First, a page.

FLORENCE, SC (WMBF) - A group of students from Boston College is spending spring break working with the Boy and Girls Club to make upgrades to the Florence facility.
About a dozen Boston College students arrived in town Sunday and have been working around the clock since Tuesday to install new floors.
More importantly, they’re building relationships with the kids, which Executive Director Neal Zimmerman said is the greatest impact.
"You just don't know what kind of impact you're going to have on that person you're spending time with," Zimmerman said.
The facility received renovations 10 years ago. However, the project didn’t include the gym floors that Zimmerman said are about 25 years old.
“So it had really seen its better days, it had not become a safety issue, but we knew within four to five years it was going to be,” he said.
Piece by piece, students continued laying and stomping in the new floor material on Wednesday. Zimmerman said the volunteers have saved the organization $15,000 to $18,000 in installation costs.
“I think they must of worked to about 11 o’clock last night getting the underlayment so they could get going at 10 o’clock this morning,” he said.
The students said every year the college sends 37 groups across the U.S. to volunteer, one stop being in the Pee Dee.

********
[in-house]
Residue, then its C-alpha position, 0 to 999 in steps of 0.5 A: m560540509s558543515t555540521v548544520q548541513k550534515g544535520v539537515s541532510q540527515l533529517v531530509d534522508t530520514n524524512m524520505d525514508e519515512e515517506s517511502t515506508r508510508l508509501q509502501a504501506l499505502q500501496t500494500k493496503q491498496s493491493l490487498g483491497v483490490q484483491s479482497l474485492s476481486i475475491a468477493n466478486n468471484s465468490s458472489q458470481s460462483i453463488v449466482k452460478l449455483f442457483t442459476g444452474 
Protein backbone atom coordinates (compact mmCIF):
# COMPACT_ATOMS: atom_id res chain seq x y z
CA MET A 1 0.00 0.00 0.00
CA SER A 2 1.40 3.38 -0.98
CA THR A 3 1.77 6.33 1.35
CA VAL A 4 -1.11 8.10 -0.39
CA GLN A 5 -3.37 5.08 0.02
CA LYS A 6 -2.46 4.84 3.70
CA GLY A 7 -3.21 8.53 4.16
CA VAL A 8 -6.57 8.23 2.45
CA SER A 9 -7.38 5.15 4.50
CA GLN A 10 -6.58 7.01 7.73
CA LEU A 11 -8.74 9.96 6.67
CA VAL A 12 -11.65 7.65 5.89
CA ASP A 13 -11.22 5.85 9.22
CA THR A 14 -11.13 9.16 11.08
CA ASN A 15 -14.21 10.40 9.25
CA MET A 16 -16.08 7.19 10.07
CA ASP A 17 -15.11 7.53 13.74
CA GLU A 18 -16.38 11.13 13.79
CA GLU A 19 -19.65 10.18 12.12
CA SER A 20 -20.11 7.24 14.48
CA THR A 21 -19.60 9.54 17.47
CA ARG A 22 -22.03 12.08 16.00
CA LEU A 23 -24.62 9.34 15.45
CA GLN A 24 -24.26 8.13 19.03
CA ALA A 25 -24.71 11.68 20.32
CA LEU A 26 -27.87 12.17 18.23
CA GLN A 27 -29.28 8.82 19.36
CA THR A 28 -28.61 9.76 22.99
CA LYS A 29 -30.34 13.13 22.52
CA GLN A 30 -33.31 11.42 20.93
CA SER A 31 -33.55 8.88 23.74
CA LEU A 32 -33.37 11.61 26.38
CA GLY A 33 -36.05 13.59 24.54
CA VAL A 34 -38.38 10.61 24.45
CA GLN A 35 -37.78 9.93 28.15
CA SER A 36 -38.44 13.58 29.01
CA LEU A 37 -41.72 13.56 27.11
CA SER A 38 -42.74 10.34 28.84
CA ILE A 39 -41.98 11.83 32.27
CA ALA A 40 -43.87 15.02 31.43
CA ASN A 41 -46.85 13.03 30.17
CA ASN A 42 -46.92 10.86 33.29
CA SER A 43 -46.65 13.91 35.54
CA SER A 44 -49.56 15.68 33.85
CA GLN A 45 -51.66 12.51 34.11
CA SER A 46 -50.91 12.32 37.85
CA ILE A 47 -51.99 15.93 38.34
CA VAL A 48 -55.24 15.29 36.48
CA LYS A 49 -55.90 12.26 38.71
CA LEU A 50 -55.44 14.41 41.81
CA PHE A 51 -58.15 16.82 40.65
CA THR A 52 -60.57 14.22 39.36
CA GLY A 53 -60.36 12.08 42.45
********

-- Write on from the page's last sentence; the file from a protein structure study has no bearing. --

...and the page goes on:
“Yes, we put in a few hours of manual labor and help get a few projects done but we come away learning so much more about the community and the people that live here,” said senior Jackie Murphy.
“Part of a child’s development growing up is running around, having fun and we’re providing a safe environment for them to enjoy their lives,” sophomore Steven Palmesi said.
The students are also creating signs representing each school in Florence County School District Three to be put up in the Lake City Boys and Girls Club.
When they're not working on projects, the students spend time with the kids.
Zimmerman said with extra help from volunteers like Boston College, they’re able to work more with the children and hopefully make a lasting impact he remembers having when he was a part of the club nearly 50 years ago.
“A lot of kids they don’t get that as much as they need just feeling special so folks who volunteer they are worth their weight in gold,” Zimmerman said.